Tag: race relations
The 13th Amendment reads in Section One: “Neither slavery nor involuntary servitude, except as a punishment for crime whereof the party shall have been duly convicted, shall exist within the United States, nor any place subject to their jurisdiction.” Understanding this contradictory character of the 13th Amendment sheds light on the utilization of the criminal justice system in the perpetuation of bondage for the purpose of institutional racism and class exploitation.
How you can help Imam Jamil: Yahya Abdussabur, a leading supporter of Iman Jamil Al-Amin, in distributing this letter by email, writes: The letter is part of the continuing effort to gain freedom for our beloved Imam Jamil Al-Amin. As Allaah has enjoined on us, “Enjoin what is right and forbid what is evil” and as the Holy Prophet has said, “Want for your brother what you want for yourself.” Please sign this letter and encourage your jamaat, friends and associates to do the same.”
We must raise the query, what is the value in a monument when our country has fallen so far backwards in race relations under this president? We need a movement. In Dr. King’s honor, every American must join this movement to establish justice, peace and equality of opportunity for all. Through reasoned compromise, both sides resolve every injustice with a plan of action. Each act of reconciliation is one step closer to King’s “Beloved Community.”
From looking at the info that I have on the play, such as the voice of another great freedom fighter from the chattel period, Gabriel Prosser, being acknowledged and featured in the drama, it heightened my interest. “Nat Turner: Following Faith” will be playing at the Rogue Machine Theater, 5041 W. Pico Blvd. in Los Angeles. It closes this Sunday, Dec. 6, 2015. Check out playwright Paula Neiman in her own words ...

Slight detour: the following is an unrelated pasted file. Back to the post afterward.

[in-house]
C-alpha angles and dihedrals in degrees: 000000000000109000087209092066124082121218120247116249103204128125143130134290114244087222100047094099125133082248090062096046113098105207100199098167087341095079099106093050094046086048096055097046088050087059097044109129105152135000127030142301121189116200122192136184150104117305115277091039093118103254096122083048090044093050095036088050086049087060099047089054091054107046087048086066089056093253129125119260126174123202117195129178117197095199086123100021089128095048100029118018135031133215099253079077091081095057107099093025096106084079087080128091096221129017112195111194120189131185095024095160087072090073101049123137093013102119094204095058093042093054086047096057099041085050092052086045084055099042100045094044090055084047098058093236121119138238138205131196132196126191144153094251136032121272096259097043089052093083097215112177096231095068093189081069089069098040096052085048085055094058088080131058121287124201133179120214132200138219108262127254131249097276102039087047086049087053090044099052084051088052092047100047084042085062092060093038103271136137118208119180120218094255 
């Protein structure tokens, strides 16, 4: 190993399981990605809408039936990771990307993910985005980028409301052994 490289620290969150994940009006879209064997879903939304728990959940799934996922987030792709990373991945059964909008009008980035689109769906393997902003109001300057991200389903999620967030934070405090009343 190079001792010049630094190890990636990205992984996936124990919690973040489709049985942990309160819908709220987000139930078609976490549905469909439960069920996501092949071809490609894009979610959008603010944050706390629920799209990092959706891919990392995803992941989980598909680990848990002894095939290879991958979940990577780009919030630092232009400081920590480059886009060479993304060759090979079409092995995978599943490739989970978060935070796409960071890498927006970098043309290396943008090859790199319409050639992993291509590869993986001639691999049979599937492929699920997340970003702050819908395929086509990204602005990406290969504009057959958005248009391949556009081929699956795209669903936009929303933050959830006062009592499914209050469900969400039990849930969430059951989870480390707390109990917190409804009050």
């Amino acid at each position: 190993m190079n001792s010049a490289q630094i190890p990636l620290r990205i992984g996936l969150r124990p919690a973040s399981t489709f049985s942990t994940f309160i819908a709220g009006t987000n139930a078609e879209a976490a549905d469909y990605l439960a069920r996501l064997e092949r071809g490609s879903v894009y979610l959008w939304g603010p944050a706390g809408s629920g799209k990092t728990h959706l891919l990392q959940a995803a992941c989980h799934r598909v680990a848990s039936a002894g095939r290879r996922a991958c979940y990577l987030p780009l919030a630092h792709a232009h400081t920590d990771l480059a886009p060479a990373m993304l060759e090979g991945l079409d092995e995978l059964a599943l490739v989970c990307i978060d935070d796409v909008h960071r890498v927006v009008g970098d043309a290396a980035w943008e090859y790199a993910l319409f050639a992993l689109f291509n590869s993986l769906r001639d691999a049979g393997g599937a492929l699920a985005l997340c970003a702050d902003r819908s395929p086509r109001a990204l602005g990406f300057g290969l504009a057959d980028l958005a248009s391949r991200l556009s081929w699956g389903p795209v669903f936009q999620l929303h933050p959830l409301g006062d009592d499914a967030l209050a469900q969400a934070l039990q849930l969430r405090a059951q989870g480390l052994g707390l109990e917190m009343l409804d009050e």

When activist Mercutio Southall Jr. was curled up on the ground getting kicked, punched and choked by Donald Trump supporters at a campaign rally in Birmingham, Alabama, he thought: “I can’t die today. I’ve got shit to do. I have little kids. Fuck these people.” Southall told ThinkProgress that he decided to go to Trump’s event with two friends in order to speak out against the frontrunner candidate’s “racist” rhetoric.
I’ve been hearing a lot lately about a “Cotton Pickas” documentary due out Black History Month 2015. And I’m finally sitting down with the director, Robert “Fleetwood” Bowden. “Da Cotton Pickas,” explores the trials and tribulations of Southern cotton plantation workers following the abolition of slavery in America. Red carpet film tour screenings Feb. 7, 21, 24 and 27 – all free!
An Ohio grand jury has declined to indict the white police officer who fatally shot John Crawford, a 22-year-old African American, who was killed inside a Wal-Mart store last month after a caller phoned police to accuse him of brandishing a gun. In fact, Crawford had picked up an unloaded BB air rifle on a shelf, an item that is sold in the store. Newly released surveillance footage shows major discrepancies between a 911 caller’s account and what really happened.
In the summer of 1963, the KQED Film Unit invited author James Baldwin to investigate racism in San Francisco. Baldwin agreed to be filmed while he scrutinized the liberal, cosmopolitan image projected by the city. Before “Take This Hammer” was televised, KQED’s Board of Directors insisted that 15 minutes of footage had to be removed, which some felt portrayed race relations in an overly negative way.
As we continue to struggle with the verdict in this murder case – as the only juror of color states that George Zimmerman “got away with murder” and as the nation lurches through yet another tragic episode that forces us to deal with our racial legacy – new ways of viewing race are surfacing. Social scientists have been studying these issues for decades. Unconscious bias. Implicit bias.
Second Chance is a unique program at City College of San Francisco that provides academic and other services to parolees. It's the birth child of the Extended Opportunity Program or, as one of its founding fathers calls it, the Experienced Oppressed People’s Program, hard won by Third World students in the '60s.